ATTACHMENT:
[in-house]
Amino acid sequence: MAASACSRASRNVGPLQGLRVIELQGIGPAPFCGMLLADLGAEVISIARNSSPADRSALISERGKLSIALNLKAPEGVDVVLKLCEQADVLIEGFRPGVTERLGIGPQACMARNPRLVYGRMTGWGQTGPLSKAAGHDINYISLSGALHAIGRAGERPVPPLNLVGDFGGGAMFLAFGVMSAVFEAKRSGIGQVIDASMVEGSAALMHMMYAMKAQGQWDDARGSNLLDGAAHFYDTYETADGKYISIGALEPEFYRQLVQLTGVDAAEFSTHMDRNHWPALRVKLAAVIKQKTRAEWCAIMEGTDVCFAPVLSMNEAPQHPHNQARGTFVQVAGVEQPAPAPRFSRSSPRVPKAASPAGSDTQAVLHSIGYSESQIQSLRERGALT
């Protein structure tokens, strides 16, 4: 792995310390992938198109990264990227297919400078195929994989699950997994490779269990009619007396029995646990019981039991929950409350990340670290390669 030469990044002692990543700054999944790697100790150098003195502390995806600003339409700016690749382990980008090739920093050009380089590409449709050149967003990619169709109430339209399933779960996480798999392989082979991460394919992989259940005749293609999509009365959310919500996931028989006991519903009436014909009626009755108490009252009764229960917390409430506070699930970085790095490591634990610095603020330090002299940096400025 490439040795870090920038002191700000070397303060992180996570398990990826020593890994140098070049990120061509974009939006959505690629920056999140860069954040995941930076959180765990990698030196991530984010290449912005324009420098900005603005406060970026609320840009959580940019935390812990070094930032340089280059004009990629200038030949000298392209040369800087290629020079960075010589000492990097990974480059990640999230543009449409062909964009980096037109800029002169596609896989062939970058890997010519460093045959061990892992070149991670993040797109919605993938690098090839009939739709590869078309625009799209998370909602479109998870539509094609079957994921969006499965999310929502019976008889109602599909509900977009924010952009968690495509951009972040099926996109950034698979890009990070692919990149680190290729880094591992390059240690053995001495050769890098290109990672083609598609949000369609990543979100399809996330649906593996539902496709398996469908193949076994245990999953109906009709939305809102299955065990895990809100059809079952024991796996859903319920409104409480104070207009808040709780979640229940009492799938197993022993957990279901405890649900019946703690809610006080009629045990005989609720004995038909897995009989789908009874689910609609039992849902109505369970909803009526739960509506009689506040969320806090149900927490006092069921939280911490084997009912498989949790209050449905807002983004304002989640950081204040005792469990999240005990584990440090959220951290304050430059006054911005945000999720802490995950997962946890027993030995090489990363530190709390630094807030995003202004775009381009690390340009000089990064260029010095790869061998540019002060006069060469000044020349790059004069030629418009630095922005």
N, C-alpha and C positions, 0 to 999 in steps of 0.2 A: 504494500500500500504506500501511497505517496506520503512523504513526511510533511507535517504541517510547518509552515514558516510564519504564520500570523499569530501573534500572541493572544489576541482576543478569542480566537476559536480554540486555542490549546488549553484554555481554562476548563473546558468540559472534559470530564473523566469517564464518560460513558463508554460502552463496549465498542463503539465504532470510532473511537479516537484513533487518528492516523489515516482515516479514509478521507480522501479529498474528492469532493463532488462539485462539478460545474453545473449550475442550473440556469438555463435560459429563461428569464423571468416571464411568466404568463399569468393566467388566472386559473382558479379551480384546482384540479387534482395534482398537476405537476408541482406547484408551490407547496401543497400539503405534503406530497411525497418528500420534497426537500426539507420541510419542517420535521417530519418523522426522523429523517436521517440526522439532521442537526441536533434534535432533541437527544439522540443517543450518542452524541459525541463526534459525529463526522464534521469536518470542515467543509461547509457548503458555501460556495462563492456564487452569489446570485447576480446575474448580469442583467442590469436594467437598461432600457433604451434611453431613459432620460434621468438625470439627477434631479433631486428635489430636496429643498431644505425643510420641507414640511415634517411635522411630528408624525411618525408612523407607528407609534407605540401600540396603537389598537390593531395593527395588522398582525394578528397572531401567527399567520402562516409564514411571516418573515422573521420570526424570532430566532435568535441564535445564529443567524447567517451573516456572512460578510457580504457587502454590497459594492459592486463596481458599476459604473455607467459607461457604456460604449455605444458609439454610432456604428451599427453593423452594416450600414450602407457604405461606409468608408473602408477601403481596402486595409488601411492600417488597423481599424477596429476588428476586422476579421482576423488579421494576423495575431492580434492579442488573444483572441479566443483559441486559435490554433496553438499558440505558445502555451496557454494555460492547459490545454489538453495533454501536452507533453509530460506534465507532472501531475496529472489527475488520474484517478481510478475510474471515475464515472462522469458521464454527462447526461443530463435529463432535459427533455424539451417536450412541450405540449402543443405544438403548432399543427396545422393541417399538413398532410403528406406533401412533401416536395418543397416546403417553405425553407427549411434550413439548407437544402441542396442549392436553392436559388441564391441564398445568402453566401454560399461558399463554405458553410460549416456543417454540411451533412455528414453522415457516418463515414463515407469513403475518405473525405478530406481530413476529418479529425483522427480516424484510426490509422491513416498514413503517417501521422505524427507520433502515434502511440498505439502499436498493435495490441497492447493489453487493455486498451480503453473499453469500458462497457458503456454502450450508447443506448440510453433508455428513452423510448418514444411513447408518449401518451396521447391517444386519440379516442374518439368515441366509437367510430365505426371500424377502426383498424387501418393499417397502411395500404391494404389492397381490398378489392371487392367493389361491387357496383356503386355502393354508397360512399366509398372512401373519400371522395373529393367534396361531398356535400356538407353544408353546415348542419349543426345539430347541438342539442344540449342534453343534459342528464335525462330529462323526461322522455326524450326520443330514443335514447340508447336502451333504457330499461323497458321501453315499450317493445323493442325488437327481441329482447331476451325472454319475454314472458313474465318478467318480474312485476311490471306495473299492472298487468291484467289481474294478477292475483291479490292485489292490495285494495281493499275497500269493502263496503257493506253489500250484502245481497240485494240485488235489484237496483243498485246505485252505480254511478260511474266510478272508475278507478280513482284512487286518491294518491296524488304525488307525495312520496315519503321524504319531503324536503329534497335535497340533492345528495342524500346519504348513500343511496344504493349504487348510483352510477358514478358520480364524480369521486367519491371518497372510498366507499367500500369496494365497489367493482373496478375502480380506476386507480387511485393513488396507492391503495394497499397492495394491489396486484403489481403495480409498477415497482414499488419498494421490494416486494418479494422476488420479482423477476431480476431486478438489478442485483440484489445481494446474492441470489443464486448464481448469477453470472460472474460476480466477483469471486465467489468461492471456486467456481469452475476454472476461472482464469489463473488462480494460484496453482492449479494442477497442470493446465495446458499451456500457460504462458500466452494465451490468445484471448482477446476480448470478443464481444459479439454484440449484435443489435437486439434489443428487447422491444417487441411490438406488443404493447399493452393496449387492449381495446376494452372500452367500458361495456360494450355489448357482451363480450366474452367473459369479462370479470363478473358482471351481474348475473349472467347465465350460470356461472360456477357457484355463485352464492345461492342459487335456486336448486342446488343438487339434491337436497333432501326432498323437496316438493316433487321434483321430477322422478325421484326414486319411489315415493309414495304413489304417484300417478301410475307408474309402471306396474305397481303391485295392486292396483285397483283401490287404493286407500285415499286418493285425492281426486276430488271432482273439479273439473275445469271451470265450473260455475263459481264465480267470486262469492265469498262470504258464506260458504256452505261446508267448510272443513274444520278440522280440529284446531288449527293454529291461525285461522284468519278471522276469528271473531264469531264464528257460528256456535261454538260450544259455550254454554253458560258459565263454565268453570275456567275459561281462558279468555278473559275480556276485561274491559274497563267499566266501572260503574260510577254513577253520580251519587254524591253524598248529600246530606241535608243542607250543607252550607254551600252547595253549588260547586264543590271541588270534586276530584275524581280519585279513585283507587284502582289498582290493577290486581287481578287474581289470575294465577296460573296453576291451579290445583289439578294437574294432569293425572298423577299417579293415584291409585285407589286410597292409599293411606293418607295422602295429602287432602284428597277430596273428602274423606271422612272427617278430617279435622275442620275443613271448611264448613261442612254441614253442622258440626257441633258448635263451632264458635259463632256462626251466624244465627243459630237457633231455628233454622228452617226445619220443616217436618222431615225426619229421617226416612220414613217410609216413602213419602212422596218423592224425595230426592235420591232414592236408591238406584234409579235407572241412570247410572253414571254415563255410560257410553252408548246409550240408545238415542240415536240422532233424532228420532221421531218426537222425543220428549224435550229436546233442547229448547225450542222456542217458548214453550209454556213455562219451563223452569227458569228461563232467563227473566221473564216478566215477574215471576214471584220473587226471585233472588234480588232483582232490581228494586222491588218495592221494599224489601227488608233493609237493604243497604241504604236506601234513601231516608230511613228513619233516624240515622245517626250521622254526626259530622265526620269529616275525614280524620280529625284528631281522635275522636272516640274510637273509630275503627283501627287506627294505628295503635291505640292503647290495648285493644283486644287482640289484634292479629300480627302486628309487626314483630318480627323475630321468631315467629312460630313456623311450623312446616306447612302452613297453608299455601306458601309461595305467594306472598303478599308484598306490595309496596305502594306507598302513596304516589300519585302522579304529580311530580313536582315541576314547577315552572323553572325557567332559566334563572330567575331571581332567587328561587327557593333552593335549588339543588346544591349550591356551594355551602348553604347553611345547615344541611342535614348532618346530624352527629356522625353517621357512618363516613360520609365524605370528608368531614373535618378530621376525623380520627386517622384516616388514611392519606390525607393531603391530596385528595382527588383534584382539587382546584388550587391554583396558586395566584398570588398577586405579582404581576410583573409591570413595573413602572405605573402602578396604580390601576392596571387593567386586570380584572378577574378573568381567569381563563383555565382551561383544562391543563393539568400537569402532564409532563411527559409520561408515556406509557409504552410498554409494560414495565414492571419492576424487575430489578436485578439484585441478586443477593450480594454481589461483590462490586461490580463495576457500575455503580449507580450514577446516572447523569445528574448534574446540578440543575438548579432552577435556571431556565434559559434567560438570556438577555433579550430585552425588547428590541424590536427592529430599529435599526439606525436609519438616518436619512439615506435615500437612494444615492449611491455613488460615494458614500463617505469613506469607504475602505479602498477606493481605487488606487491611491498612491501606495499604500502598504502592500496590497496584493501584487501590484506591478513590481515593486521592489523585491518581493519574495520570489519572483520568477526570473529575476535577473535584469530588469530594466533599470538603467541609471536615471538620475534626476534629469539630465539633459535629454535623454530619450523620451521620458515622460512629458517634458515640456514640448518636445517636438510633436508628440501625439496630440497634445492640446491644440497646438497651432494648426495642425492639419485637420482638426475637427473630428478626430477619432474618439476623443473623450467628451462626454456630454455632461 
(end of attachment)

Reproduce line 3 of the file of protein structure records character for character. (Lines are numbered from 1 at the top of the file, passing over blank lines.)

């Protein structure tokens, strides 16, 4: 792995310390992938198109990264990227297919400078195929994989699950997994490779269990009619007396029995646990019981039991929950409350990340670290390669 030469990044002692990543700054999944790697100790150098003195502390995806600003339409700016690749382990980008090739920093050009380089590409449709050149967003990619169709109430339209399933779960996480798999392989082979991460394919992989259940005749293609999509009365959310919500996931028989006991519903009436014909009626009755108490009252009764229960917390409430506070699930970085790095490591634990610095603020330090002299940096400025 490439040795870090920038002191700000070397303060992180996570398990990826020593890994140098070049990120061509974009939006959505690629920056999140860069954040995941930076959180765990990698030196991530984010290449912005324009420098900005603005406060970026609320840009959580940019935390812990070094930032340089280059004009990629200038030949000298392209040369800087290629020079960075010589000492990097990974480059990640999230543009449409062909964009980096037109800029002169596609896989062939970058890997010519460093045959061990892992070149991670993040797109919605993938690098090839009939739709590869078309625009799209998370909602479109998870539509094609079957994921969006499965999310929502019976008889109602599909509900977009924010952009968690495509951009972040099926996109950034698979890009990070692919990149680190290729880094591992390059240690053995001495050769890098290109990672083609598609949000369609990543979100399809996330649906593996539902496709398996469908193949076994245990999953109906009709939305809102299955065990895990809100059809079952024991796996859903319920409104409480104070207009808040709780979640229940009492799938197993022993957990279901405890649900019946703690809610006080009629045990005989609720004995038909897995009989789908009874689910609609039992849902109505369970909803009526739960509506009689506040969320806090149900927490006092069921939280911490084997009912498989949790209050449905807002983004304002989640950081204040005792469990999240005990584990440090959220951290304050430059006054911005945000999720802490995950997962946890027993030995090489990363530190709390630094807030995003202004775009381009690390340009000089990064260029010095790869061998540019002060006069060469000044020349790059004069030629418009630095922005």